Now, is this a biblical idea that George MacDonald and the rest have gotten hold of?  I think they're on to something. Just consider for a moment animals in Scripture.  The Bible's pages teem with animal life, and as often as not animals are used as metaphors for spiritual truths about both humans and God.  In the richly ecological imagination of the writers of Scripture men and women are likened to trees and other plant life, to meteorological phenomena such as clouds and mist, and to many different animals (not just sheep!), even being given by the Lord cloven hooves with which to climb on heights and wings with which to soar. (They are likened to animals in more hideous ways as well, often portrayed in their sinfulness as skulking wolves or fanged and bloody snakes and lions and the like.)  God likens even himself to gentle and ferocious beasts depending on the message his people needed to hear - lion and bear or hen or lamb.  (And of course the holy angels are portrayed in beast-human terms.)

In the New Testament we are mostly the Plant People, languishing or growing, bearing various kinds of fruit. But it's fascinating that the Son of God is birthed among farm beasts and tempted among wild beasts and he directs his followers to the habits of foxes and birds and other animals for lessons in trusting their Heavenly Father.  Jesus, of course, remains both the Lamb of God and Lion of Judah in the New Testament.

Throughout church history theologians and communities have continued to tie human spirituality closely to beast metaphor, so these theological fantasists are simply innovators in a long and rushing stream of imaginative tradition reaching back to Bible times.  Christians today neglect such resources to the detriment of their worship and witness.
(image found HERE)

Add to all of the above that a phantasmal and majestic hybridity of human-bestial imagery is present even in apocalyptic visions of heaven’s throne room (e.g. Ezekiel and Revelation) and that human-animal shalom features in prophetic visions of a New Earth (e.g. Isaiah 11:6-9).  Surely MacDonald is right that we are meant to experience an inner and outer ecology ruled by the ferocity of the Lamb of God and the tenderness of the Lion of Judah.  When we are on the road to being restored from our deformities, then the continuum of beast-forms our souls may take unto the glory of our Maker and Redeemer are myriad and magnificent. It is as Chesterton said in his book Orthodoxy (1908):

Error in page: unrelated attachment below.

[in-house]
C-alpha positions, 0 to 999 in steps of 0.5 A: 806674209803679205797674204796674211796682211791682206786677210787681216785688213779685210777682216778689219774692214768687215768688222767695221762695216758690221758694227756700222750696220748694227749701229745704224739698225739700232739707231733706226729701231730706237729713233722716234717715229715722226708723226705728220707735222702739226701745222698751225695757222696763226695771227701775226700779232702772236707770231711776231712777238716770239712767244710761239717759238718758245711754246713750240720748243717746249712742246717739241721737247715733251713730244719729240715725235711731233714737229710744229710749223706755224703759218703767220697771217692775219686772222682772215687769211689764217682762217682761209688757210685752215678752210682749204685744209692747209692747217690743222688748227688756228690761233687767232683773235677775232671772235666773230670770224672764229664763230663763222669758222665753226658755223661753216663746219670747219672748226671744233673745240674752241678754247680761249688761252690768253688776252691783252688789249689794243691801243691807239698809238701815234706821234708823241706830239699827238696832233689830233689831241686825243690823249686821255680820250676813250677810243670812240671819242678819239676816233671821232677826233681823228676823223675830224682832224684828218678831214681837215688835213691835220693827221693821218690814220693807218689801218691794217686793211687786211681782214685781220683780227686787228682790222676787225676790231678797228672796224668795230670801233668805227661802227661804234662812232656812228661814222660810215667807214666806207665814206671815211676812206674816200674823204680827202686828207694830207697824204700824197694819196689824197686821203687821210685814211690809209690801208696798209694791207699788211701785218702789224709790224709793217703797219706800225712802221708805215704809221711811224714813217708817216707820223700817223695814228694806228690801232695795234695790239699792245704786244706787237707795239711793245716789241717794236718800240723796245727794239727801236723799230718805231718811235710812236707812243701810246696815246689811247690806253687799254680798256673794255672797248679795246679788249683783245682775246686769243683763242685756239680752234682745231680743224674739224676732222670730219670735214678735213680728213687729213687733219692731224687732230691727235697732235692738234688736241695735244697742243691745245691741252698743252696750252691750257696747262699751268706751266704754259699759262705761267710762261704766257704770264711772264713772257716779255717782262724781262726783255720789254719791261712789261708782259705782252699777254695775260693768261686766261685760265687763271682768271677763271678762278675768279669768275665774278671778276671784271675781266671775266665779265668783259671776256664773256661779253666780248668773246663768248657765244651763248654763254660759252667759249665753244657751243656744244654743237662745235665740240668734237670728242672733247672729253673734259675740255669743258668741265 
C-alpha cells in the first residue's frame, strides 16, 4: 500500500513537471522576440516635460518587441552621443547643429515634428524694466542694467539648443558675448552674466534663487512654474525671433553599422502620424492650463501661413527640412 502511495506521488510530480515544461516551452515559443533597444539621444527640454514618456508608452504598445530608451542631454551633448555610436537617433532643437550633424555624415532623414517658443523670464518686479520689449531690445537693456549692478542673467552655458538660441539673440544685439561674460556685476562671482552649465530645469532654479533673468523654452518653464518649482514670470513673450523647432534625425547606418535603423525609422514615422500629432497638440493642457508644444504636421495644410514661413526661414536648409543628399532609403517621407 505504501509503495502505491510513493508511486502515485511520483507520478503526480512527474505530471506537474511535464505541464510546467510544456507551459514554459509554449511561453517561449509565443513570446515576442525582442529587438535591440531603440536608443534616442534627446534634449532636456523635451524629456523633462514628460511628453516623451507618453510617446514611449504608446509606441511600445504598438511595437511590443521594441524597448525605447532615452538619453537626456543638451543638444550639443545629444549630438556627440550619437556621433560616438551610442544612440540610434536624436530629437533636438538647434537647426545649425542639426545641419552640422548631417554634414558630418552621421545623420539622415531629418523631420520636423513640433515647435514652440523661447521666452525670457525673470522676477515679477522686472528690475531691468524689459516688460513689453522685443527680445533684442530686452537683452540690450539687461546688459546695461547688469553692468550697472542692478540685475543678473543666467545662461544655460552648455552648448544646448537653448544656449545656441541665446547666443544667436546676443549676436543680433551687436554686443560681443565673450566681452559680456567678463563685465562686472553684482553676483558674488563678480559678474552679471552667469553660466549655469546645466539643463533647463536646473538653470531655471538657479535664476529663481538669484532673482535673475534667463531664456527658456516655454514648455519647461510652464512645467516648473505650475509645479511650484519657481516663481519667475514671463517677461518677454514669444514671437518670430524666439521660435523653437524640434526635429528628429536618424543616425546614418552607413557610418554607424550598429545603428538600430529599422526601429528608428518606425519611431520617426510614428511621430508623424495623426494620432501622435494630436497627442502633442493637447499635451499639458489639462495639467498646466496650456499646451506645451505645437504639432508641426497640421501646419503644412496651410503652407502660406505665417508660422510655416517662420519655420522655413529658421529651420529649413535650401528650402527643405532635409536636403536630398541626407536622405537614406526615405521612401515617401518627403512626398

And the more I considered Christianity, the more I found that while it had established a rule and order, the chief aim of that order was to give room for good things to run wild.

And this harmonisation of inner beast-selves is not optional – as if we need be monstrous shape-shifters only if we feel like it.  No.  The monstrous beasts are already within you and you have a responsibility to integrate them under the Maker, not to let them rule over you, nor to attempt the impossible task of extracting or exterminating them.   As R. A. Lafferty said in his novel Fourth Mansions (1969):

There is a holiness in a whole person or a whole world... The veriest monsters inside us may be sanctified. They were put there by Him who is 'Father of Monsters' also. What right have we to cut them out of us? Who are we to edit God? We cut strong things out of ourselves and suppress them, and the rocks and clouds will give birth to them again. We dry up our interior fountains and they gush out again, exteriorly and menacingly. We cannot live without monsters' blood coursing through us. Only to the whole person is life worth living and death worth dying. Here in Fourth Mansions we must be whole or we must be nothing.
 
(Japanese edition - image found HERE)

A regular commenter on my Lafferty blog pithily summarised it this way:  we must exercise our monsters, not exorcise our monsters.

(Obviously what I've written here are mere notes toward a theology of transmogrification.  It's a deep subject that will require much more rumination.)

Halloween is tomorrow night and it is a chance to play at shape-shifting, a time to unleash our inner monsters for their rampant and righteous exercise.  And so I say to you, on tomorrow eve:

Brothers and Sisters, Transmogrify!

(image found HERE)

(image found HERE)

(image found HERE)

Charles James Folkard - The Princess and Curdie by George Macdonald 22
(Curdie and his monster band by Charles James Folkard - image found HERE)

(image found HERE)